It never ceases to amaze how reactive Americans are to news items they should be aware of if they had a memory, or paid as much attention to government policies during a white president’s administration as they do when an African American occupies the White House. The current furor over “breaking news” the NSA has the ability to collect and monitor electronic communications is troubling for many Americans, but after 12 years of the practice; why is it a big deal now and why is the media treating the story like it is a shocking revelation when they were aware of, and covered, the story several years ago? Possibly, the media feels comfortable inciting public outrage against the government after four years of Republican efforts to convince Americans to hate Washington while a Black man is President, or they are deliberately assisting the GOP to distract public attention from issues that portray Republicans in a negative light.
There is a divide among Americans whether or not “whistle blower” Edward Snowden who leaked “breaking news” that the NSA uses ‘PRISM’ to “collect data directly from the servers” of Microsoft, Yahoo, Google, Facebook and other online companies, and carefully included the phrase “direct access” that implied the NSA took time to listen in, or monitor, Jimmie’s phone calls, emails, and text messages to his sweetheart across the country. The only problem with Snowden’s story was that the government did not have “direct access” to anyone’s accounts through direct server access,” a claim vehemently denied by Google, Yahoo, Facebook, Microsoft, the Washington Post, New York Times, and even The Guardian that first published Snowden’s claim.
Still, millions of Americans came to Snowden’s defense and hailed him a hero who certainly deserves to win the Nobel Peace Prize for exposing the NSA’s practice regardless it was, by any stretch of the imagination, old news that garnered outrage during the Bush administration. In fact, in the May 11, 2006 edition of USA Today, a story with a glaring headline reading, “NSA has massive database of Americans’ phone calls” and detailed that three telecommunication companies shared records with the NSA by contract when the program was launched in 2001 under the aegis of the Bush Patriot Act shortly after the terrorist attacks on September 11, 2001. The story even described the program’s aim was “to create a database of every call ever made,” and to identify and track suspected terrorists, which is close to the same explanation the public has been given during the current exposé that’s engendered outrage from Americans who were told the NSA was “reading your emails as you type them.”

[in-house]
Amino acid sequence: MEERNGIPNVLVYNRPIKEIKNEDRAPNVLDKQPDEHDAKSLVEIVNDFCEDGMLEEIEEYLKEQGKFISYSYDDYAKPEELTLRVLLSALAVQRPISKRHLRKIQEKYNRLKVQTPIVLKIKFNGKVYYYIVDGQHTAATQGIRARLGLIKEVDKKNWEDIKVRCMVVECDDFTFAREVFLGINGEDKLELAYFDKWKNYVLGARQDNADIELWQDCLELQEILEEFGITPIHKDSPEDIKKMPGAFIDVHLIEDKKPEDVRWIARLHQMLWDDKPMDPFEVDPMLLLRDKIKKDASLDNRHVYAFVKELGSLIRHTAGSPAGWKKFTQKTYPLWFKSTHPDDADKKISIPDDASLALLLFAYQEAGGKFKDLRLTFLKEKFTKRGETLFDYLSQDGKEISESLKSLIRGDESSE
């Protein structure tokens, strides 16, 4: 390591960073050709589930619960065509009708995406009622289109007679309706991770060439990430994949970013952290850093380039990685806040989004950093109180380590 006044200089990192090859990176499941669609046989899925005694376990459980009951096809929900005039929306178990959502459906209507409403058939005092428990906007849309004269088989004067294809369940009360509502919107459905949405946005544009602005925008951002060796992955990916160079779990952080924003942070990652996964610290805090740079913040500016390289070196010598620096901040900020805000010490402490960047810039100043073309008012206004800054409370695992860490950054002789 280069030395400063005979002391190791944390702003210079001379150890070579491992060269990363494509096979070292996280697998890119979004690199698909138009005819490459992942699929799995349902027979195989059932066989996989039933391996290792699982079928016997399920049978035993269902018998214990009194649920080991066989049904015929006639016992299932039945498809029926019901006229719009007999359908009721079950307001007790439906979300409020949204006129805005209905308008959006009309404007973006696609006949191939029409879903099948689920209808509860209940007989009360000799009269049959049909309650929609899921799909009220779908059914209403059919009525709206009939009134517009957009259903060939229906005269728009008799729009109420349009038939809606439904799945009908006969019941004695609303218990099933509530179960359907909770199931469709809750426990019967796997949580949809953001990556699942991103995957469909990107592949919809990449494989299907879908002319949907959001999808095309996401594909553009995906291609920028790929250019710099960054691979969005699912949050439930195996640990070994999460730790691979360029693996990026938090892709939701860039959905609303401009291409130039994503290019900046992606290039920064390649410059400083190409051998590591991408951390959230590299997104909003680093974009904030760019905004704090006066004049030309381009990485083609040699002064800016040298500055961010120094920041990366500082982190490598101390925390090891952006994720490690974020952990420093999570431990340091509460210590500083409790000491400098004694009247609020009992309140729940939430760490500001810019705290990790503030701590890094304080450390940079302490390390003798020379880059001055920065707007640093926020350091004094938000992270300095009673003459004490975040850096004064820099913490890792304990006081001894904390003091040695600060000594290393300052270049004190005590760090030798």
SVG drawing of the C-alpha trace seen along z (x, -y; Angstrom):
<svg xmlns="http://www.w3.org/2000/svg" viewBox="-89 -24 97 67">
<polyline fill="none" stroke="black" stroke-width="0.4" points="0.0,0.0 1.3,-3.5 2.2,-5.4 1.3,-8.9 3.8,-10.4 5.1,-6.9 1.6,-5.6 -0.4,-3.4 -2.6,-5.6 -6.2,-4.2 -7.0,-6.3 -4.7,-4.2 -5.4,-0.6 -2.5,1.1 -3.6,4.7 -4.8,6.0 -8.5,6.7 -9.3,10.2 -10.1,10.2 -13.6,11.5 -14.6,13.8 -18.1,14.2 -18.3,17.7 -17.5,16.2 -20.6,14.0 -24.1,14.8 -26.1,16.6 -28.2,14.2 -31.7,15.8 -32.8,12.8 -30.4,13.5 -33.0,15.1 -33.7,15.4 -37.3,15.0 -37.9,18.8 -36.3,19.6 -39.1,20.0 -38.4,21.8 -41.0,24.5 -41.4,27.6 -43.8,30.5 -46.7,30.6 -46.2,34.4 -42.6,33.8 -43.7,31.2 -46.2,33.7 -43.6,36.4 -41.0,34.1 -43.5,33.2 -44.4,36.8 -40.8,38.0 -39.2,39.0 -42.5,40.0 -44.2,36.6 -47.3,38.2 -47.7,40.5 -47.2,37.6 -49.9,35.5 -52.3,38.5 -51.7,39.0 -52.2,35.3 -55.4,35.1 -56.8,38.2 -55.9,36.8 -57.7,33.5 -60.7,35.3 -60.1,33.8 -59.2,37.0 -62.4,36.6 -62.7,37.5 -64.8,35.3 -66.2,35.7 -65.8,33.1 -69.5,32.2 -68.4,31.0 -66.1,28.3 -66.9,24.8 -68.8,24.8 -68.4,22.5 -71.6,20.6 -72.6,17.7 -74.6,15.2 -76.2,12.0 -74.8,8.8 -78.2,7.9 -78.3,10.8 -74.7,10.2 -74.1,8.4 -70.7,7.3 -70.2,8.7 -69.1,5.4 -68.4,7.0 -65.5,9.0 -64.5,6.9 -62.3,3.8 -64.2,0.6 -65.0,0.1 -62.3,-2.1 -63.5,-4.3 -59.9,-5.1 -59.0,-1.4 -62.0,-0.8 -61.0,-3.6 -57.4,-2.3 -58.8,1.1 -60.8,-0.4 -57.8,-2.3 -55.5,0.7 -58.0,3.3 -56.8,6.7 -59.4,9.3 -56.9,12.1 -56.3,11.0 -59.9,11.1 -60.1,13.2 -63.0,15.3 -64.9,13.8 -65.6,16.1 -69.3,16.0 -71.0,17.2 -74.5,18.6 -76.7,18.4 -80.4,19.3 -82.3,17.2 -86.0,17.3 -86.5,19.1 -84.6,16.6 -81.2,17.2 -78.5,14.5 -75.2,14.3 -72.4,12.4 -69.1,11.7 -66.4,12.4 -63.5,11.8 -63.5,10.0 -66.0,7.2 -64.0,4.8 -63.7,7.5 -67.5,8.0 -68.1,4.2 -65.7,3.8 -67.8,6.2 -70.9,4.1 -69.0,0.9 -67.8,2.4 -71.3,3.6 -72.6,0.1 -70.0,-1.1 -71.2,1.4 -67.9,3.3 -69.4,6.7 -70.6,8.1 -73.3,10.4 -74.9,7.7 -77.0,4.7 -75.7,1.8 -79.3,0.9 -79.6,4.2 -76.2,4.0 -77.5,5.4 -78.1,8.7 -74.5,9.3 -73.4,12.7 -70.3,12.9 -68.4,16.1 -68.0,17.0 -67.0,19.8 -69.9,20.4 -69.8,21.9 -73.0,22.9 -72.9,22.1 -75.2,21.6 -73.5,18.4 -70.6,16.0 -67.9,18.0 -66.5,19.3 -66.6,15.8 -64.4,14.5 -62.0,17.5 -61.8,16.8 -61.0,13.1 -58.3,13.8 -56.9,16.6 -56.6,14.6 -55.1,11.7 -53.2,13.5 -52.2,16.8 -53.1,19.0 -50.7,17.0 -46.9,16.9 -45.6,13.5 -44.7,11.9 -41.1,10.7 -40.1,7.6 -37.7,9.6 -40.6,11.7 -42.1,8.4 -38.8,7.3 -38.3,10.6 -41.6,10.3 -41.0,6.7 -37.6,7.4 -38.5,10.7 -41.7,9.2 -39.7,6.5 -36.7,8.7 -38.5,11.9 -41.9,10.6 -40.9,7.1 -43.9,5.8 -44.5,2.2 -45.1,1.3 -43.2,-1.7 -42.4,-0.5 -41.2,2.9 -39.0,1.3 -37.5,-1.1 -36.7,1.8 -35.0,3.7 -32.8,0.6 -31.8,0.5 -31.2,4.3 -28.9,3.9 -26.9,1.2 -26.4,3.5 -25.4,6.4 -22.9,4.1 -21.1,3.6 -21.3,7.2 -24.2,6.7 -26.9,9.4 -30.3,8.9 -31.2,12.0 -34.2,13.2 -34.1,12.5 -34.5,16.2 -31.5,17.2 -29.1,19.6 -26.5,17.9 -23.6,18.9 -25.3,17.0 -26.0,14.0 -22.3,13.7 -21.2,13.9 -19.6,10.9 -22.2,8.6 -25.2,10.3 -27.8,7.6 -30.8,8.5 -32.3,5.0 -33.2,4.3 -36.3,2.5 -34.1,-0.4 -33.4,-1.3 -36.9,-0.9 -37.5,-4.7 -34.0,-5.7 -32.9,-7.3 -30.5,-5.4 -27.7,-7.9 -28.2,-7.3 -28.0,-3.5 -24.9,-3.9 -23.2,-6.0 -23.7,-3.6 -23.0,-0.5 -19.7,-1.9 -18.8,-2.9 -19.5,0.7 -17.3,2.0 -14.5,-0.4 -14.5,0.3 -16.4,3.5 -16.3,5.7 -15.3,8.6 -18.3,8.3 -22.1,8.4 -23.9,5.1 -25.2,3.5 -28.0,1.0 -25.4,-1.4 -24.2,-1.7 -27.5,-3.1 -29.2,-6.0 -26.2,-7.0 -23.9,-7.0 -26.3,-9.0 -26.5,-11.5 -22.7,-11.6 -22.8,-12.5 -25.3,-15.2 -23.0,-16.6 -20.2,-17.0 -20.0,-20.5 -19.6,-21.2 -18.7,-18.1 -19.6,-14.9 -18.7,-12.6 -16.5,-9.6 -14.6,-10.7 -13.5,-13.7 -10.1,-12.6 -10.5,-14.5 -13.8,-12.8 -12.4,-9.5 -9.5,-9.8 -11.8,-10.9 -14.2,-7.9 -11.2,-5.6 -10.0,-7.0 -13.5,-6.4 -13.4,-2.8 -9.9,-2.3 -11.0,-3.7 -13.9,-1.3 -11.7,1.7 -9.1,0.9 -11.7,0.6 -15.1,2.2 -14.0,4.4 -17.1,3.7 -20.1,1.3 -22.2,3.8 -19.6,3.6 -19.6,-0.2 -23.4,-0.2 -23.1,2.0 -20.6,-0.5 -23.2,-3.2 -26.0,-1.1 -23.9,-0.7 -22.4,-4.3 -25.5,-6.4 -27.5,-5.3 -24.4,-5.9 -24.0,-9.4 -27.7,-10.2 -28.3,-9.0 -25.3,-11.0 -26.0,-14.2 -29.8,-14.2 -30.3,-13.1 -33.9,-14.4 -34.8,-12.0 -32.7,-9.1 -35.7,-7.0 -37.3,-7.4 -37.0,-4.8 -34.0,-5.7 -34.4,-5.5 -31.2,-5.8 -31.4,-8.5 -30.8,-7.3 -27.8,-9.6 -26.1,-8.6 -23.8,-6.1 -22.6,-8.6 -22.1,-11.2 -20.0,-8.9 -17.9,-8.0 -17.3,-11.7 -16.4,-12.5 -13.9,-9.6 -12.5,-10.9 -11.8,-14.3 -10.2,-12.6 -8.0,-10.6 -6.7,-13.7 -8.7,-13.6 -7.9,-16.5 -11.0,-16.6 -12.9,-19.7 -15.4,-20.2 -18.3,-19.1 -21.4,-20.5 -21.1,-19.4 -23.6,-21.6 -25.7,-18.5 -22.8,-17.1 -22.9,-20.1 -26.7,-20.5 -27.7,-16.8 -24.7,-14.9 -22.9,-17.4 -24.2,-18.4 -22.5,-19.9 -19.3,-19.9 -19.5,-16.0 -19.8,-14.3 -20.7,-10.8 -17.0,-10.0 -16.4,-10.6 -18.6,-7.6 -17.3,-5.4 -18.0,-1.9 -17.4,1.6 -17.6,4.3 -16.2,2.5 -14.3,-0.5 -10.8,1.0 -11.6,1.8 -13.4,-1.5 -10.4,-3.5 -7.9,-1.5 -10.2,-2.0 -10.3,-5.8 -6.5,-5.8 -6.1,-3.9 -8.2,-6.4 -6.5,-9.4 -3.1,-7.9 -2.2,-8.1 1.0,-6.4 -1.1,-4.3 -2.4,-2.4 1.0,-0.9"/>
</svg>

The truth is that in order for the NSA “to eavesdrop on communications and review email,” they need permission under the recently reauthorized FISA Amendments Act that “allows federal agencies with a warrant from the secret FISA court” to monitor communications. According to rules under Section 702 of the Foreign Intelligence Surveillance Act, “The N.S.A. (1) may not intentionally target any person known at the time of acquisition to be located in the United States; (2) may not intentionally target a person reasonably believed to be located outside the United States if the purpose of such acquisition is to target a particular, known person reasonably believed to be in the United States; (3) may not intentionally target a United States person reasonably believed to be located outside the United States; (4) may not intentionally acquire any communication as to which the sender and all intended recipients are known at the time of the acquisition to be located in the United States; and (5) shall be conducted in a manner consistent with the fourth amendment to the Constitution of the United States.” Although the notion of any National Security Agency snooping may be troubling, they are not reading emails, text messages, or listening in on hundreds-of-millions of communications daily of Americans sharing recipes, or setting up a card game at the local watering hole.